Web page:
Mexico asks U.S. to coordinate on tamping down food inflation

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MEXICO CITY, April 5 (Reuters) - Mexican President Andres Manuel Lopez Obrador expressed concern about food inflation and asked U.S. Agriculture Secretary Tom Vilsack to work with Mexico to curb the impact of rising prices, Mexican Agriculture Minister Victor Villalobos said on Tuesday.

Vilsack is in Mexico meeting with Villalobos to discuss cooperation on "shared priorities including open trade, science-based policy making and sustainable and climate-smart agricultural production," the two governments said in a statement.

U.S. and Mexican authorities concluded all necessary plant health protocols and agreed to a visit by Mexican officials in April to finalize expanded access to the Mexican market no later than May 15 for all U.S. table stock and chipping potatoes, the statement said.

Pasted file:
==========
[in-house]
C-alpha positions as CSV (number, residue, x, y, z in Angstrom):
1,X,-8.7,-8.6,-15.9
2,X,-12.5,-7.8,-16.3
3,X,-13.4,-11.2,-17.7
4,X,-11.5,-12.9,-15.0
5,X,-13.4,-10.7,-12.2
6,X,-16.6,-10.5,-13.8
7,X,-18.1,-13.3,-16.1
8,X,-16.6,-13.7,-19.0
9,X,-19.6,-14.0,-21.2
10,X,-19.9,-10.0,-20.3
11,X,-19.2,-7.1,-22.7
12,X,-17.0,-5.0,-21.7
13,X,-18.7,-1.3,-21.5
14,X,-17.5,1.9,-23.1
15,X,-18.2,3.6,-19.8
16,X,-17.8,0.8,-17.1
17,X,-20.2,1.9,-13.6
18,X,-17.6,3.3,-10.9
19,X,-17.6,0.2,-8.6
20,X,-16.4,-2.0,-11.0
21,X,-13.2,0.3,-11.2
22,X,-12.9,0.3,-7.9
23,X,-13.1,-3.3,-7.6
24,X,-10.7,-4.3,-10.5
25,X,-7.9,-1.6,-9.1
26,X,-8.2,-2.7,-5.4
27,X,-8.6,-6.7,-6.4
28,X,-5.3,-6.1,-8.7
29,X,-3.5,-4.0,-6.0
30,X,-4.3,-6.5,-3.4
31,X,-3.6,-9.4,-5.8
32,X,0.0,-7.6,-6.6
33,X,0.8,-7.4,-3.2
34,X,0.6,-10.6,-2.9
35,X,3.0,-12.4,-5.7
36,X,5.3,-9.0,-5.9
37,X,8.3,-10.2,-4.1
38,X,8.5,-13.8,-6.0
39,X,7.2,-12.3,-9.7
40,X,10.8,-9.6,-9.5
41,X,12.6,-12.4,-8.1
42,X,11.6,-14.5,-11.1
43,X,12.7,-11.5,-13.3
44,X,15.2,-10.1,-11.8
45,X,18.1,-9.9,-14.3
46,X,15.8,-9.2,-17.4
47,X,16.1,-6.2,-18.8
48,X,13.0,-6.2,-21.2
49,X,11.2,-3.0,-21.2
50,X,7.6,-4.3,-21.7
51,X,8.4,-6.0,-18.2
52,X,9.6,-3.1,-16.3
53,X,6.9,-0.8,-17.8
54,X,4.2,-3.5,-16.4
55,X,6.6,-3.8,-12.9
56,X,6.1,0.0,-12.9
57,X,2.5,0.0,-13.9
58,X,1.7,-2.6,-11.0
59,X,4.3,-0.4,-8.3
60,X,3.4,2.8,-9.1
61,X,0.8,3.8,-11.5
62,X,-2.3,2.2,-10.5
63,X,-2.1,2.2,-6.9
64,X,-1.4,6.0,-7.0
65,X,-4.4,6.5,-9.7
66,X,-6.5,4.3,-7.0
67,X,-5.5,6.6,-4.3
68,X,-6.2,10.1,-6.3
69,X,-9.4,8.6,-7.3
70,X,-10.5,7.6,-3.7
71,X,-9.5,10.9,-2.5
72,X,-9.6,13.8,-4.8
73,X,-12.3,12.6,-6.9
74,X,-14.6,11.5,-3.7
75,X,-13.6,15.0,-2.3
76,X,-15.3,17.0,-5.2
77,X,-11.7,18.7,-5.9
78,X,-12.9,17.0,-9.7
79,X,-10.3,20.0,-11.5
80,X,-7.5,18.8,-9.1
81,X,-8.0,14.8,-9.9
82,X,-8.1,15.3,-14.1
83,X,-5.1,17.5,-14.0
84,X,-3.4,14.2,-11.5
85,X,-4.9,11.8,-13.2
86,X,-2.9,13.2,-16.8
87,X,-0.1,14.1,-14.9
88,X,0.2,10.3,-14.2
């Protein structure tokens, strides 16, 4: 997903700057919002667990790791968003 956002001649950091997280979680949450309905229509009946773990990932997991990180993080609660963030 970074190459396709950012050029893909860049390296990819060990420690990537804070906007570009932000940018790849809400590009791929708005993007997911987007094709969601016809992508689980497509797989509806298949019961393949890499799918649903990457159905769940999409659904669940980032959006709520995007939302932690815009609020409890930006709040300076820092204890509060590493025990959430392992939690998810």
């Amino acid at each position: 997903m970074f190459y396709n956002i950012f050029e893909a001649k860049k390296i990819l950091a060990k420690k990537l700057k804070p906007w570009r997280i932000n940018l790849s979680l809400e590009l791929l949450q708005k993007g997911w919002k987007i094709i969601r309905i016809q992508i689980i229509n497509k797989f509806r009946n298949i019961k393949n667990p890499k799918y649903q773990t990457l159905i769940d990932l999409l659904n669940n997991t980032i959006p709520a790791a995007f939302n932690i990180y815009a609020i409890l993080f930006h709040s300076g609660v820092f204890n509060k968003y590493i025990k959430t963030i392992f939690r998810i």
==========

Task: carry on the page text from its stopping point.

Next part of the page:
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Villalobos said Lopez Obrador has asked ministers for proposals on how to contain inflation.

"Next Thursday we will have a new meeting to collect information in order to have a proposal," he said.

Mexican inflation hit 7.29% in the first half of March, more than double the central bank target rate of 3%, with a one percentage point tolerance range above and below the target.

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Reporting by Carolina Pulice; Writing by Anthony Esposito; Editing by Will Dunham and Sandra Maler

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